In addition to finding the most appropriate printer for the marketing piece, I also found a source for the rings that would hold together the printed, diecut keys. And I found a source for the custom envelopes. In the process, I had the vendor send my client mock-ups of her assembled job (which she had provided) in various kinds of envelopes to see whether one was better than another for protecting the contents. After all, a banged up set of cardboard keys on a ring would reflect poorly on my client. If the keyring had punched a hole in the envelope during transit through the mail, that also would have been problematic. It was important to test everything. This is the kind of service a reputable printing broker provides.

When the keys had been offset printed and diecut, I made sure the individual elements were hand-assembled correctly and then transferred to the mailshop (a separate vendor). It was essential that all variable data digital custom printing work supporting the mailing was accurate as well. In short, I had to ensure timely production of all elements of the job by all vendors, and then coordinate a mailing that would put the keys in the hands of prospects exactly when my client needed this to happen.

A reputable print broker will make sure everything goes as planned.

But What If It Doesn’t Go As Planned?

I had another client that same year whose print book started to delaminate. It was a crisis. The coating started to bubble and peel off on all copies of the book.

As a custom printing broker, I made it my business to collect samples, take photos, research the problem, and present all of this information to the printer with my client’s needs for remediation. The printer stepped up, figured out what had happened, and offered a solution. He would remove the covers, reprint and laminate the covers, and affix and cut them by hand, carefully trimming the job to make sure it was perfect. He also provided a schedule for the reprinted job that would accommodate my client’s print book orders from her clients.

In the case of a job gone bad, it is the responsibility of a good printing broker to step up, find out exactly what happened, and mediate a solution that will satisfy both the printer and the client.

It gives a whole new meaning to the term “honest broker.”

So for some commercial printing jobs, you may want to consider bringing a print broker into the mix.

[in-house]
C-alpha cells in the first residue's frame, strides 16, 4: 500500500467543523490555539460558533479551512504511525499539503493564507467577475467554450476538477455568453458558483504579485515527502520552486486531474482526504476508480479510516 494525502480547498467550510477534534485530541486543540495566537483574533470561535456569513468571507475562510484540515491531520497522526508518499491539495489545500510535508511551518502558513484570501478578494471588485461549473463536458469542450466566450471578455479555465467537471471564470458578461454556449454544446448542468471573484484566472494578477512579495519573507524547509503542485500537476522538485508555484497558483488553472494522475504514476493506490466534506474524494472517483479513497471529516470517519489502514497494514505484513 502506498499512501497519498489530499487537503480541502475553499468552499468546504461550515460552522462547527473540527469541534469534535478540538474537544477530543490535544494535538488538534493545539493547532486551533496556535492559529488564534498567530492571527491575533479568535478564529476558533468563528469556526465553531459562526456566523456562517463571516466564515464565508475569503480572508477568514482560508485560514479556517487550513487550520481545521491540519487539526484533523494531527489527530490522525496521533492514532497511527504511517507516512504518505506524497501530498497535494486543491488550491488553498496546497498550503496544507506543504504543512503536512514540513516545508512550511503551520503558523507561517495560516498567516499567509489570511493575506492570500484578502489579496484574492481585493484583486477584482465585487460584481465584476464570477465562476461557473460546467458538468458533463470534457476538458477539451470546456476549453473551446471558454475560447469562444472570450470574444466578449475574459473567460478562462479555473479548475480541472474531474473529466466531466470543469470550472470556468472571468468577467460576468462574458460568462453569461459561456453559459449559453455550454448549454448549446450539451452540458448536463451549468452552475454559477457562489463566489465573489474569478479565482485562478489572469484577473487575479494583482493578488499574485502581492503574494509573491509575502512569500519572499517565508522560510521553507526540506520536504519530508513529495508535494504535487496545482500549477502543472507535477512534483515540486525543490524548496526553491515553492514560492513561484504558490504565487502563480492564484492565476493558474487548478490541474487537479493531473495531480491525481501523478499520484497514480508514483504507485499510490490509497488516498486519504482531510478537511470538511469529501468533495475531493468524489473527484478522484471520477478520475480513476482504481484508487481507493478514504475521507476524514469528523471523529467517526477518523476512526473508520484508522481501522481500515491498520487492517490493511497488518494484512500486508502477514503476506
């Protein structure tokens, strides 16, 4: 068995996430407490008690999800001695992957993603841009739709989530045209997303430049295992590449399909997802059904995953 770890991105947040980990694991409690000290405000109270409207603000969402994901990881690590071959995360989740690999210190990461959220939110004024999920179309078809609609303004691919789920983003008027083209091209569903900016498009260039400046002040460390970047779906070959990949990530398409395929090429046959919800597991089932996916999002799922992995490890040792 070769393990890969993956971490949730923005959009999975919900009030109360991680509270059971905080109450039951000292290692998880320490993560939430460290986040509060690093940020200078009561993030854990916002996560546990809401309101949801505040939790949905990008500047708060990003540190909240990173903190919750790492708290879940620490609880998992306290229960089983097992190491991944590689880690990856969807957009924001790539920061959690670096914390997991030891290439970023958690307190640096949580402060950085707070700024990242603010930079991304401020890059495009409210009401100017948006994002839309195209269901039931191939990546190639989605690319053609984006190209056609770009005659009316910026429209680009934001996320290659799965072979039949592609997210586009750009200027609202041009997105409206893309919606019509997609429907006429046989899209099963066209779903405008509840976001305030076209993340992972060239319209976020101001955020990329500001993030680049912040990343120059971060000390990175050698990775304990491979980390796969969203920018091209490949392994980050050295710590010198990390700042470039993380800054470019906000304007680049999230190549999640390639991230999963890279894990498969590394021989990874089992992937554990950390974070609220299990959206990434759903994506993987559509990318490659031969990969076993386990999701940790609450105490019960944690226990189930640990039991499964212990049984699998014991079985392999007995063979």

Commercial Printing: Proofing Options

Wednesday, June 12th, 2013

Here are some options from which you may choose when proofing anything from a print book to a brochure. Some are more expensive, some less, but in all cases it’s wise to first decide what you are trying to see on the proof and then think about price.

Paper Dummy (or Folding Dummy)

It never hurts to see an unprinted (but folded and trimmed) sample of your custom printing product on the actual paper stock. Your printer usually doesn’t create a folding dummy himself (although he might do so); usually his paper merchant does this. And it’s usually free.

Virtual Proof (Also Called a Screen Proof or Soft Proof)

These are the least expensive proofs. You view them online through such computer portals as InSite or Rampage Remote. Besides the price, one benefit is that no physical proof travels from the custom printing supplier to you and back. This can shave a lot of time off the production schedule.

In addition, these are “post-RIP proofs.” Your printer has already turned all PostScript vector data (lines and curves) into bitmapped data the platesetter can read. It is extremely unlikely that any unforeseen technical errors will occur after this point (such as font substitution or any other flaws). What you see on the proof is what you’ll get in the final press run.

That said, I’d be careful about approving color on a soft proof. Usually a commercial printing vendor will not certify accurate color on a virtual proof. In addition, your monitor may be out of calibration, or you may be viewing the file in different ambient lighting than your printer (i.e., sunlight coming through the window, no sunlight because it’s nighttime, etc.).

Low-Quality Inkjet Proofs

One of the printers I work with calls these “Level 3” proofs to distinguish them from the higher quality “Level 1” proofs. You can check completeness and position of images and text elements with these proofs, as well as the margins and trim of your job. They’re inexpensive and useful but not adequate for proofing color work. Some printers also call these “plotter proofs” because they’re plotted as large, low-res flats on inkjet equipment and then folded down into press signatures.

High Quality Inkjet Proofs

Many printers will use the name of the inkjet printer in their description of such a proof. These are the “Level 1” proofs noted above. They are more expensive than a plotter proof; however, they are still only continuous tone inkjet proofs (not halftone dot proofs).

One of my clients recently saw some pixellation on a few Level 3 proof pages of a print book she had sent to press. The printer then produced Level 1 proofs of these pages. The pixellation disappeared due to the higher quality of the proof. Problem solved.

These high-resolution, high quality proofs are good for ensuring an exact color match in a job. For a color critical job, it’s smart to request both a plotter proof and a high-quality contract proof (an Epson, an HP, a Fuji, or whatever other “contract” proofing device the your custom printing supplier owns).